Then, in 1992 the somewhat large group planned to go even larger. Bill Kaplan, J.P. Massar, and John Chang (an MIT undergrad who joined the team in late 1980) planned to profit off of the opening of Foxwoods Casino in Connecticut while training new players. These men later founded a Massachusetts limited Partnership in June named “Strategic Investments”–this ended up raising millions of dollars based on Edward Thorp’s high-low system. The system goes as follows: three players, a big player, a controller, and a spotter, would create a networking system while playing the game. The spotter would watch as the deck went positive with card counting, and the controller bet constantly, washing away money, while the controller would be watching for a positive. When they found one, they signal the big player and make a massive bet, winning big.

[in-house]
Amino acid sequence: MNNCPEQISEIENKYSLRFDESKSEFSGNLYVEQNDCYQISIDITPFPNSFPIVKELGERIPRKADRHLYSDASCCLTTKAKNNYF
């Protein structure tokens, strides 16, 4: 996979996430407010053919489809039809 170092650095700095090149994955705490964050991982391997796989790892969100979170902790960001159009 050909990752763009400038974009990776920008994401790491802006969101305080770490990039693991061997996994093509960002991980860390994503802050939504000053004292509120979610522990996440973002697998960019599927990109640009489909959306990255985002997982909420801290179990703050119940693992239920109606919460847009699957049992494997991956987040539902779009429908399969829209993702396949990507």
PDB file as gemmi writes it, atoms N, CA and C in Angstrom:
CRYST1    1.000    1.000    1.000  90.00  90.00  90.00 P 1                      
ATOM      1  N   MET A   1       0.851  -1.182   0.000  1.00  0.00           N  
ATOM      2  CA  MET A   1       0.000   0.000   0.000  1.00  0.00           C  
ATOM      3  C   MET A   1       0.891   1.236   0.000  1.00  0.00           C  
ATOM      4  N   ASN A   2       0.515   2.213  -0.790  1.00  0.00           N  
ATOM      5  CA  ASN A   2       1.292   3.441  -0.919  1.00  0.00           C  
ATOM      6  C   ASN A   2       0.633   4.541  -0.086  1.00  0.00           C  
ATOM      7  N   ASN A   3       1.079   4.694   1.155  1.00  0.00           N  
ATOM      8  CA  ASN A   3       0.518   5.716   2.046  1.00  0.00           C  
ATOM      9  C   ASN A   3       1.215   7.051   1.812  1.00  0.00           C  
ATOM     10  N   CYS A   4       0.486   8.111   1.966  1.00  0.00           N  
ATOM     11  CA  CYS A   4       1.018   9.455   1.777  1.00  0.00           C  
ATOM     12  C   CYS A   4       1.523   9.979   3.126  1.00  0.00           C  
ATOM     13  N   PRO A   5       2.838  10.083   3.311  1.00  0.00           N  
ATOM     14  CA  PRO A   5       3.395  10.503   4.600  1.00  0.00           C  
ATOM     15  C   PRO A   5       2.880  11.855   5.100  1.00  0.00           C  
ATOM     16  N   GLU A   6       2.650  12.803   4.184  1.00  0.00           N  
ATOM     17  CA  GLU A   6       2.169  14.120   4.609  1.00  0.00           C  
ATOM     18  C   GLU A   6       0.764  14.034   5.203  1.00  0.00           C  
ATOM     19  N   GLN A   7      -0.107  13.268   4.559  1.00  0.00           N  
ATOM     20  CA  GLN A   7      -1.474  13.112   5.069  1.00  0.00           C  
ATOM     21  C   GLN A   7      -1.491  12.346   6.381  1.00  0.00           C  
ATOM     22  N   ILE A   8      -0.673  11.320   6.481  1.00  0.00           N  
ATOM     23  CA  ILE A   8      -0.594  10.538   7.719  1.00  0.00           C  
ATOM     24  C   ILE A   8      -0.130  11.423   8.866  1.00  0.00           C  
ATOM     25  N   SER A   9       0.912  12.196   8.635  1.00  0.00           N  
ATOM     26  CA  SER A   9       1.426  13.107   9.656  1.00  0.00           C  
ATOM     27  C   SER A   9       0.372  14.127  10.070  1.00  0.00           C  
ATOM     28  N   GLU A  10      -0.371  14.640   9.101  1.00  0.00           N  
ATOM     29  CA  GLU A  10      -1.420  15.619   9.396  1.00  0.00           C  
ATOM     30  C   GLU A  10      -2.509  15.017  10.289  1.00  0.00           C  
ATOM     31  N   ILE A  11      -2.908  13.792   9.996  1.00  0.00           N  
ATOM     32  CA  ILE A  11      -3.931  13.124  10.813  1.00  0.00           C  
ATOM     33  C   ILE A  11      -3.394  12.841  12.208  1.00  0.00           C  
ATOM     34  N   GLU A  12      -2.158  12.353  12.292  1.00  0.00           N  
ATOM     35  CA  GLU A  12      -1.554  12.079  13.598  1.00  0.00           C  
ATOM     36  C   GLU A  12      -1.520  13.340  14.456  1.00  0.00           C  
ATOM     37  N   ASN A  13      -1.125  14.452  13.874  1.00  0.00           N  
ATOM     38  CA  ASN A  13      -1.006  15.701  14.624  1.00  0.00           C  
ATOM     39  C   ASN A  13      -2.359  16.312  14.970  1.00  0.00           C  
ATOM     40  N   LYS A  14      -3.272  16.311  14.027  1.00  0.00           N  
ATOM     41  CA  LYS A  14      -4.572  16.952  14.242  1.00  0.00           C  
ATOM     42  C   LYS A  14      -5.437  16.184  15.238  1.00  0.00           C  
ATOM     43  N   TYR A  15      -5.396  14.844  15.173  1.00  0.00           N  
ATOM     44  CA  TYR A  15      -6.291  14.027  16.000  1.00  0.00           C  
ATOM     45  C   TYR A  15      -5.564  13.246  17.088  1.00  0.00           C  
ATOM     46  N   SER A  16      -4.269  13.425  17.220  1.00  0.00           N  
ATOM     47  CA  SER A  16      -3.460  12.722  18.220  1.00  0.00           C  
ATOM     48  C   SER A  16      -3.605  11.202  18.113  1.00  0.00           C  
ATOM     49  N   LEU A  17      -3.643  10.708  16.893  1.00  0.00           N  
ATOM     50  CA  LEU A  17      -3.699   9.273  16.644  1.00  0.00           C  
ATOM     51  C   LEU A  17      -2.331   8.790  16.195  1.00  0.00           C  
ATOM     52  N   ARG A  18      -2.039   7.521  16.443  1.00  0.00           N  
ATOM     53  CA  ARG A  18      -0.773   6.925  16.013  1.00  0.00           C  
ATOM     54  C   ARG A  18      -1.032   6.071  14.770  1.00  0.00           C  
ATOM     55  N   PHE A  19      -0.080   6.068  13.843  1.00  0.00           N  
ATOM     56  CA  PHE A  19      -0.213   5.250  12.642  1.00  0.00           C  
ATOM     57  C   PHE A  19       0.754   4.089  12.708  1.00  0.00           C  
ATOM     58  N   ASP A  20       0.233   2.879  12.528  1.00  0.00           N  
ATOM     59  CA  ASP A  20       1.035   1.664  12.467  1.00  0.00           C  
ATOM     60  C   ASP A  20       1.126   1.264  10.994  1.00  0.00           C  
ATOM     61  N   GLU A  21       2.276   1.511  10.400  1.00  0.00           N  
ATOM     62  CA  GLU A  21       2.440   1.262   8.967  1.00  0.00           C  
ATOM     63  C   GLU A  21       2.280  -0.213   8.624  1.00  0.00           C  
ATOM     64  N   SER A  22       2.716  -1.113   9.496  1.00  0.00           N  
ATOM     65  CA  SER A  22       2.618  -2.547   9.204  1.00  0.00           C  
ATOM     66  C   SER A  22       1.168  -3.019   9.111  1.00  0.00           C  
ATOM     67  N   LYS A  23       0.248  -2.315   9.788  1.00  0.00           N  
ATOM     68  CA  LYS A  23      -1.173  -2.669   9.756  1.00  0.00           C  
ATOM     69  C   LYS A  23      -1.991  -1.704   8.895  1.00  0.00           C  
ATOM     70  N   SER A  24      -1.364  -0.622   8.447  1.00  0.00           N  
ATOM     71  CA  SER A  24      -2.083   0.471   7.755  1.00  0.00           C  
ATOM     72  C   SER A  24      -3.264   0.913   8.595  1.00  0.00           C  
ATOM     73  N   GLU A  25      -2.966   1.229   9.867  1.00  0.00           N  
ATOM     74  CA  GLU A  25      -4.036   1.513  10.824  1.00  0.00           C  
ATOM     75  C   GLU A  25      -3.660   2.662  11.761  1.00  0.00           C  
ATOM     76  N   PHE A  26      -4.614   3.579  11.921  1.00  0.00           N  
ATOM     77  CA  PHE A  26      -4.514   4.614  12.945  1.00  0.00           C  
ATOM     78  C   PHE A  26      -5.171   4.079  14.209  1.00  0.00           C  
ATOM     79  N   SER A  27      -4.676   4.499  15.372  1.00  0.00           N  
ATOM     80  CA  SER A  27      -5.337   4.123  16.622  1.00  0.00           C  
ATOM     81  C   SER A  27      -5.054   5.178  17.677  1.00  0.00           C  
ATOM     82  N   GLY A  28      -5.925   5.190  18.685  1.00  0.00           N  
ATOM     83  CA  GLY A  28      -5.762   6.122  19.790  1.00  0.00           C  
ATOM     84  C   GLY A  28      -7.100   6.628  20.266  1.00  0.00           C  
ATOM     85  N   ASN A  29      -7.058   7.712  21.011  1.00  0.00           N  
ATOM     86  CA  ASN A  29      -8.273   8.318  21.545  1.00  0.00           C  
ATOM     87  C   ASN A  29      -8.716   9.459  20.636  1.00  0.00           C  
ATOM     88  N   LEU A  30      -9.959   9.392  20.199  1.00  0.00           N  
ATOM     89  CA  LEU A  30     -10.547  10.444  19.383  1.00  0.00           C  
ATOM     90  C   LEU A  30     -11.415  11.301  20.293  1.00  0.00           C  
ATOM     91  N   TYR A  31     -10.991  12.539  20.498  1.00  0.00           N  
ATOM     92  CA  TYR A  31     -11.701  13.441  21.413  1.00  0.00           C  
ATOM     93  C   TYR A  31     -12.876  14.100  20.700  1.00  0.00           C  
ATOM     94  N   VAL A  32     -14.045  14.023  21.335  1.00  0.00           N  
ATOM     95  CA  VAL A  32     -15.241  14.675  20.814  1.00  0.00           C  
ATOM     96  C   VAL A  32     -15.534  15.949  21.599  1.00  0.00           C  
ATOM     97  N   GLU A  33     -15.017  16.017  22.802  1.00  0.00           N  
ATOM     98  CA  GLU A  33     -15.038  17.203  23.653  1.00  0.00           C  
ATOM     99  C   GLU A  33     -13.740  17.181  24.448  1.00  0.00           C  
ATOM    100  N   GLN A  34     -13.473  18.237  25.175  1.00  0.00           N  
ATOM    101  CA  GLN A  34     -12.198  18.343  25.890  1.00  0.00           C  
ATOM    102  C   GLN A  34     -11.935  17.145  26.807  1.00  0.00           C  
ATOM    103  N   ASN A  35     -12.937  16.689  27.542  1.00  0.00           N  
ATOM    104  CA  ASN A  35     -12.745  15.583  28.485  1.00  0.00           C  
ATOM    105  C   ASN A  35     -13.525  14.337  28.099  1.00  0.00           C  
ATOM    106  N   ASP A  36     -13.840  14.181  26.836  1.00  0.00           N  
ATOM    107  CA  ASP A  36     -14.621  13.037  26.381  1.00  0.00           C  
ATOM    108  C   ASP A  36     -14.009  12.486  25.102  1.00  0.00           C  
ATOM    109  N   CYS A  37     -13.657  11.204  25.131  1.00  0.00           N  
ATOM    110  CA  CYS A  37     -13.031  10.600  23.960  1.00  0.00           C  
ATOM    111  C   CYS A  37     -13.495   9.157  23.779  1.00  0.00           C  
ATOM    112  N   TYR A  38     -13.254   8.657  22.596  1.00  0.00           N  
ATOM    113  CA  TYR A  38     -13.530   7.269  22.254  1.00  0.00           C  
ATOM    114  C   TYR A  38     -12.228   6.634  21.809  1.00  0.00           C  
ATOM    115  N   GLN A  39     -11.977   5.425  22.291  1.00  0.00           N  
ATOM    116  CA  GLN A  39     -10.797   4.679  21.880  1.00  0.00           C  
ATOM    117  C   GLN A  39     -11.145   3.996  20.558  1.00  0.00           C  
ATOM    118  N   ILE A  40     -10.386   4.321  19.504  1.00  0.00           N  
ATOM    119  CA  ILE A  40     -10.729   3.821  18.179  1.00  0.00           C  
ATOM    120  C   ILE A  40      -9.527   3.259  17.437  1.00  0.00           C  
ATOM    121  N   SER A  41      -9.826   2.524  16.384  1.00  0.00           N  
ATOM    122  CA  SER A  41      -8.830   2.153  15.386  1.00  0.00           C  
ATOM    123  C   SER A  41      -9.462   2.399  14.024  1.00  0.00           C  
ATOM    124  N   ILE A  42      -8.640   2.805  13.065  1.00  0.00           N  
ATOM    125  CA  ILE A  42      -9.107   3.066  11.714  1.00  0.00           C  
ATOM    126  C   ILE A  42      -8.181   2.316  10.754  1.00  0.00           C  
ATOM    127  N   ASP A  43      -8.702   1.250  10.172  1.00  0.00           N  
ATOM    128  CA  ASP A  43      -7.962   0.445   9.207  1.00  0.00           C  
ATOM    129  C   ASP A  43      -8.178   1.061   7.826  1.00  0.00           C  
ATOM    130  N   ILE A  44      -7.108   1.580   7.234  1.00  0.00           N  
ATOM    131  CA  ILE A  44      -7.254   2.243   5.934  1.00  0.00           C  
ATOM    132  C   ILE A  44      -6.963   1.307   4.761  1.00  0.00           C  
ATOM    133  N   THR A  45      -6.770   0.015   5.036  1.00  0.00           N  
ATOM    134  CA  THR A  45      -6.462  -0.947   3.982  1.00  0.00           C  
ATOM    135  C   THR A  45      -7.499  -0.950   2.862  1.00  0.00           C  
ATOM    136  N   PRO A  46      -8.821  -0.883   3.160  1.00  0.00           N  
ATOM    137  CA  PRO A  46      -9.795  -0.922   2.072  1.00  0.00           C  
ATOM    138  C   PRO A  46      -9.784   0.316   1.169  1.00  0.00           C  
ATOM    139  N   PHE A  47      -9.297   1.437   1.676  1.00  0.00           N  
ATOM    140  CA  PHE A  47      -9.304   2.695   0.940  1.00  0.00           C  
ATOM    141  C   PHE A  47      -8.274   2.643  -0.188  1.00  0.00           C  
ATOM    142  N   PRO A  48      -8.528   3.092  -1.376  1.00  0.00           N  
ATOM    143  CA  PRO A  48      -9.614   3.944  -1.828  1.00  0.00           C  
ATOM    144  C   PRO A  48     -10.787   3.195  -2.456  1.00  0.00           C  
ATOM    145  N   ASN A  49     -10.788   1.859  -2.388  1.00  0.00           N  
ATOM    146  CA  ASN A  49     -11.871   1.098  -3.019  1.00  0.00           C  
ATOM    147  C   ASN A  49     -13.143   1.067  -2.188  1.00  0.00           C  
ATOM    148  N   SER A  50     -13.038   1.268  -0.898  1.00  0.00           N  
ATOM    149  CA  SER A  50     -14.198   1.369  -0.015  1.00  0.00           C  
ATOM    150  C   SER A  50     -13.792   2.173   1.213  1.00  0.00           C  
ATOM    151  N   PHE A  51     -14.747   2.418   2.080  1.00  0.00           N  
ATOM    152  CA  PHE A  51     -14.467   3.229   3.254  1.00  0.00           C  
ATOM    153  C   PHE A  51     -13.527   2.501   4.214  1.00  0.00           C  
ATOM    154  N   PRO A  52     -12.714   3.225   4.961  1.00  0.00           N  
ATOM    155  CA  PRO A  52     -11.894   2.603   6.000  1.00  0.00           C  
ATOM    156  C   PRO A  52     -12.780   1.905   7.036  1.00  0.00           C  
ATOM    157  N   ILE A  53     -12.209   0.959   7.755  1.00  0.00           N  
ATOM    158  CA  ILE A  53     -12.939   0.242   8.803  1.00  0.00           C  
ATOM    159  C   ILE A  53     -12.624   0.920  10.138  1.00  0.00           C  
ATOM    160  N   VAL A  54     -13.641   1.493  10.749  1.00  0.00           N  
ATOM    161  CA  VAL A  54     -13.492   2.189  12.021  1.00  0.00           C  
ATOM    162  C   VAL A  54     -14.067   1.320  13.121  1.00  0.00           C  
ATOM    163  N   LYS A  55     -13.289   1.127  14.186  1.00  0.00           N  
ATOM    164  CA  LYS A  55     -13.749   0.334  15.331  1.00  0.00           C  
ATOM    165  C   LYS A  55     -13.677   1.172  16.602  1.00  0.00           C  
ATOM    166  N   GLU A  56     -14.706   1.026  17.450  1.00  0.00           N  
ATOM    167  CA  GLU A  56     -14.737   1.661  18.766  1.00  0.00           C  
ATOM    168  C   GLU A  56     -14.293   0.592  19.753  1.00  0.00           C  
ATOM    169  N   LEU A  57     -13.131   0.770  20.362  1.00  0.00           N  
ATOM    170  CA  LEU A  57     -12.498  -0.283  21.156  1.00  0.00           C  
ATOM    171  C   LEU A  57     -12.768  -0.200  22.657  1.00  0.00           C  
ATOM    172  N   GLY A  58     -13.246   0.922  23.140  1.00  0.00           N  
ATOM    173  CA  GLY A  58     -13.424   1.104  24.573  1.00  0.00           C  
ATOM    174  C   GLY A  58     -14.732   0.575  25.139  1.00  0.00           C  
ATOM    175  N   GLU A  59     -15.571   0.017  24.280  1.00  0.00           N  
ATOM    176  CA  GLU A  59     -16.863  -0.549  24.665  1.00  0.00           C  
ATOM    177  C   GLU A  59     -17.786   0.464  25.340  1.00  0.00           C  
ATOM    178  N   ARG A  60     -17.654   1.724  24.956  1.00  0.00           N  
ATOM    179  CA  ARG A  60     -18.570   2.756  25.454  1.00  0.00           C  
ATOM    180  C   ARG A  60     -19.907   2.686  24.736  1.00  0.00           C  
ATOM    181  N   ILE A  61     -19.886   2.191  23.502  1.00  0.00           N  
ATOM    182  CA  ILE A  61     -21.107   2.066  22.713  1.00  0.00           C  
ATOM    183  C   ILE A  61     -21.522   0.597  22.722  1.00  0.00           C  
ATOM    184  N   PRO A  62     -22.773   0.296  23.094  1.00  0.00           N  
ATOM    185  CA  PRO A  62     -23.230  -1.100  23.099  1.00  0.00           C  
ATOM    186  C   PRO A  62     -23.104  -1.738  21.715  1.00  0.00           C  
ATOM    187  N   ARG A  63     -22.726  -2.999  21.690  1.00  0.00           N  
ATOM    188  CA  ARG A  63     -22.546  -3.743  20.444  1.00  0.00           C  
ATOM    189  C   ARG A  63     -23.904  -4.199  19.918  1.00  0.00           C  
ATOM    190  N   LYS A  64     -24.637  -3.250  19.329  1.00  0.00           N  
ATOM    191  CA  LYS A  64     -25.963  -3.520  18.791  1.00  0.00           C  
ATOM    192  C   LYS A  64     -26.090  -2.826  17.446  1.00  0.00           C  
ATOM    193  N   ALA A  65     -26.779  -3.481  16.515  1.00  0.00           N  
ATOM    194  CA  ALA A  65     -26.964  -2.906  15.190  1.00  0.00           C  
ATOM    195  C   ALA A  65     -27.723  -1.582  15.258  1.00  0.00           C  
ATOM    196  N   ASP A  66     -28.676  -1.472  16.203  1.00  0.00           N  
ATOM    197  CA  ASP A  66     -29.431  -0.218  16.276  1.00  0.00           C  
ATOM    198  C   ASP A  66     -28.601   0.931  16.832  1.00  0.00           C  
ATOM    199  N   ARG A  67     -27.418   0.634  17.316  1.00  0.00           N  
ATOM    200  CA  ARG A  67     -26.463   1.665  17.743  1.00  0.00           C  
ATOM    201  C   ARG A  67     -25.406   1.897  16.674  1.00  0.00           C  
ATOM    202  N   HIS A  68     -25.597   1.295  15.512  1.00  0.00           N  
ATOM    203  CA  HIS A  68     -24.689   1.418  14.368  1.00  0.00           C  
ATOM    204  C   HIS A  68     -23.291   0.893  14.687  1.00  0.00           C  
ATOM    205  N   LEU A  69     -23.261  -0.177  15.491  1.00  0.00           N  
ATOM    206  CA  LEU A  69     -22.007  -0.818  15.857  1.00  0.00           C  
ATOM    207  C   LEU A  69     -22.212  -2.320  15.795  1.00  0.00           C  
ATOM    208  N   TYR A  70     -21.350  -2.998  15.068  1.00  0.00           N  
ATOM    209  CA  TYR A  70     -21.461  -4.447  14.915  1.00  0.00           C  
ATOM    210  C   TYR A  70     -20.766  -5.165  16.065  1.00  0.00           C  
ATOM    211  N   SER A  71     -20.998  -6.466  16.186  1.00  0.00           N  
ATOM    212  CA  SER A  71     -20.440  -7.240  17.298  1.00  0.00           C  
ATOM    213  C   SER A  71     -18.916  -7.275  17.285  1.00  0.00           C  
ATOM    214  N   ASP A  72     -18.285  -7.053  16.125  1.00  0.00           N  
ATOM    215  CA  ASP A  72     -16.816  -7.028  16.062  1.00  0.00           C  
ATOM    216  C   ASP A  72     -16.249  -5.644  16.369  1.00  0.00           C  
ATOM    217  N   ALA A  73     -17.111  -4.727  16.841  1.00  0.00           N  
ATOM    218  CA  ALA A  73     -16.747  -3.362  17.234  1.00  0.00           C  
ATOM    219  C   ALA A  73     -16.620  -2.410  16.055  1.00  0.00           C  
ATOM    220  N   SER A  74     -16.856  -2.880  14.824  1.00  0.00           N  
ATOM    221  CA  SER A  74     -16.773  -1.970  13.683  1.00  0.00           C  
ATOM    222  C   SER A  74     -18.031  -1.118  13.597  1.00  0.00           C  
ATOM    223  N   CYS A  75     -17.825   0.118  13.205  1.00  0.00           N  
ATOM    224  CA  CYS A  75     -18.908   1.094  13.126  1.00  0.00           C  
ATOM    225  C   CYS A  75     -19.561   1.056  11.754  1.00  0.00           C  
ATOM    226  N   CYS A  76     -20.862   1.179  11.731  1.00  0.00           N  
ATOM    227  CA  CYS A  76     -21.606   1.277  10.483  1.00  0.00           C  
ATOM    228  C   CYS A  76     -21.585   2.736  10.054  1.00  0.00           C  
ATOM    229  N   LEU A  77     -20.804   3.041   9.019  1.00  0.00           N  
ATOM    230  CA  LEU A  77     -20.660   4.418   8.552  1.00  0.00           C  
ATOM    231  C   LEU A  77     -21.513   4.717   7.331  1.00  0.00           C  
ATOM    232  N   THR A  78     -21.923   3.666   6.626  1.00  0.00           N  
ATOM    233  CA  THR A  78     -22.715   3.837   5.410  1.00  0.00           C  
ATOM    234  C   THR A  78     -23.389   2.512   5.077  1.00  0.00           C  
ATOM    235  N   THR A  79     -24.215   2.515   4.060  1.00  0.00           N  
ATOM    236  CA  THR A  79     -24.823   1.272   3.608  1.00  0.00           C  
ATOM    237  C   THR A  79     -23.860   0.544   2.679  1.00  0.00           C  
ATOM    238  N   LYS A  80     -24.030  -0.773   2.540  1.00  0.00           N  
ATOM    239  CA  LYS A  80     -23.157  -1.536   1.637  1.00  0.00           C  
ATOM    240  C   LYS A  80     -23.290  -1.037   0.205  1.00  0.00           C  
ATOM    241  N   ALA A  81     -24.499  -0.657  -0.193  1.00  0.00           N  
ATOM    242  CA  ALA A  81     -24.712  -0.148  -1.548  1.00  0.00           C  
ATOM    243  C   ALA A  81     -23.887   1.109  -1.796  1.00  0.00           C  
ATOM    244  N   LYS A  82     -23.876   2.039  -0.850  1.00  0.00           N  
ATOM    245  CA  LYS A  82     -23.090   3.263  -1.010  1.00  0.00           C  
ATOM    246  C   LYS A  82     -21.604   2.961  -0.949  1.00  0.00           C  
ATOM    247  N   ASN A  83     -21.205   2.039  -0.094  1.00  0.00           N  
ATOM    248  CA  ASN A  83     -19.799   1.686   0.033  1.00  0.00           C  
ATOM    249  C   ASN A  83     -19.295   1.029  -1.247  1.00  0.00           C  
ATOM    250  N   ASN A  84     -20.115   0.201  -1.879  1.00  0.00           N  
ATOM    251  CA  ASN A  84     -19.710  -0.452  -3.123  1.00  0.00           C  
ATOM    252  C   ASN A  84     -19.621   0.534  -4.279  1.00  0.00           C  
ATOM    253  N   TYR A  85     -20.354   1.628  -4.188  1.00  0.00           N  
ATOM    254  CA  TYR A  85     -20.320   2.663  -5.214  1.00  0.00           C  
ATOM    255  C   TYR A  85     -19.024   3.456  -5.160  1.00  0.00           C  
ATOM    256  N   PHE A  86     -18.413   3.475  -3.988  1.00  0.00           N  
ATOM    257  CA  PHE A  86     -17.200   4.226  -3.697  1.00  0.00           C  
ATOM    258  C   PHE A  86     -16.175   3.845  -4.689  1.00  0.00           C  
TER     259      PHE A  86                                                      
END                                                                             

The group grew astoundingly, and at times there would be 30 players playing simultaneously in worldwide casinos such as Las Vegas, Atlantic City, Canada, Native American casinos throughout the country, and those located on islands. But as the money began to stack up, so did the anger from casinos who had never seen “such an organized and scientific onslaught directed at the game.” Many of its leading players were identified and barred from the games, and eventually, Strategic Investments paid out its earnings to players and investors and dissolved in 1993.

But who’s to say that that was the end of such groups? A few of the remaining players from Strategic Investments split off into two groups; The Amphibians and the Reptiles. The Amphibians were led by Seymon Dukach, who was the big player, Katie Lilienkamp, the controller, and Andy Block, the spotter. The Reptiles were led by Mike Aponte, Manilo Lopez, and Wes Atamian. These groups even had million-dollar banks and 50+ players at times according to Wikipedia.

But by 2000, the MIT Blackjack Teams eventually faded away as its members pursued other hobbies and interests.